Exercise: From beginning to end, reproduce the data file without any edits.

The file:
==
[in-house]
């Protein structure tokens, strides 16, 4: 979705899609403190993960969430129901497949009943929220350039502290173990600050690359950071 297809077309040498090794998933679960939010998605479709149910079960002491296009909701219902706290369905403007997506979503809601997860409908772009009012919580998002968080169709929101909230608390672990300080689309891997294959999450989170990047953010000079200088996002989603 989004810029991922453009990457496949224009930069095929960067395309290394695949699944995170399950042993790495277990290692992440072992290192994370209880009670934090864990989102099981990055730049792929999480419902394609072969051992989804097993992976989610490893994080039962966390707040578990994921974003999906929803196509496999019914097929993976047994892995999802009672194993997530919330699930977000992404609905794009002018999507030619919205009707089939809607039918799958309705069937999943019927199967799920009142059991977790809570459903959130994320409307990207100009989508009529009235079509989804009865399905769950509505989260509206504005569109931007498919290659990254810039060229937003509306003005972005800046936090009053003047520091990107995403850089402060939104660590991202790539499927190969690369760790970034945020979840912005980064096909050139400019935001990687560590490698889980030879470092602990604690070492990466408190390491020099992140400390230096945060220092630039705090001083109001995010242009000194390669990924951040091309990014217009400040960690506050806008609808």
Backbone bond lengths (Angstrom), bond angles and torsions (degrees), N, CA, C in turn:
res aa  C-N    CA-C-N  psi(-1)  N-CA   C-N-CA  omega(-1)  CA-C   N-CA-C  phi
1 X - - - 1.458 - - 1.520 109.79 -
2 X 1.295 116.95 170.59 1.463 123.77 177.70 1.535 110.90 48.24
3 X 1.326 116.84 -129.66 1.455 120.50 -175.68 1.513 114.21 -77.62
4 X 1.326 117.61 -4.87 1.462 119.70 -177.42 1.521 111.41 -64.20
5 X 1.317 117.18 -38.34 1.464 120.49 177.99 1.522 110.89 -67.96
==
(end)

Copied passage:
[in-house]
């Protein structure tokens, strides 16, 4: 979705899609403190993960969430129901497949009943929220350039502290173990600050690359950071 297809077309040498090794998933679960939010998605479709149910079960002491296009909701219902706290369905403007997506979503809601997860409908772009009012919580998002968080169709929101909230608390672990300080689309891997294959999450989170990047953010000079200088996002989603 989004810029991922453009990457496949224009930069095929960067395309290394695949699944995170399950042993790495277990290692992440072992290192994370209880009670934090864990989102099981990055730049792929999480419902394609072969051992989804097993992976989610490893994080039962966390707040578990994921974003999906929803196509496999019914097929993976047994892995999802009672194993997530919330699930977000992404609905794009002018999507030619919205009707089939809607039918799958309705069937999943019927199967799920009142059991977790809570459903959130994320409307990207100009989508009529009235079509989804009865399905769950509505989260509206504005569109931007498919290659990254810039060229937003509306003005972005800046936090009053003047520091990107995403850089402060939104660590991202790539499927190969690369760790970034945020979840912005980064096909050139400019935001990687560590490698889980030879470092602990604690070492990466408190390491020099992140400390230096945060220092630039705090001083109001995010242009000194390669990924951040091309990014217009400040960690506050806008609808």
Backbone bond lengths (Angstrom), bond angles and torsions (degrees), N, CA, C in turn:
res aa  C-N    CA-C-N  psi(-1)  N-CA   C-N-CA  omega(-1)  CA-C   N-CA-C  phi
1 X - - - 1.458 - - 1.520 109.79 -
2 X 1.295 116.95 170.59 1.463 123.77 177.70 1.535 110.90 48.24
3 X 1.326 116.84 -129.66 1.455 120.50 -175.68 1.513 114.21 -77.62
4 X 1.326 117.61 -4.87 1.462 119.70 -177.42 1.521 111.41 -64.20
5 X 1.317 117.18 -38.34 1.464 120.49 177.99 1.522 110.89 -67.96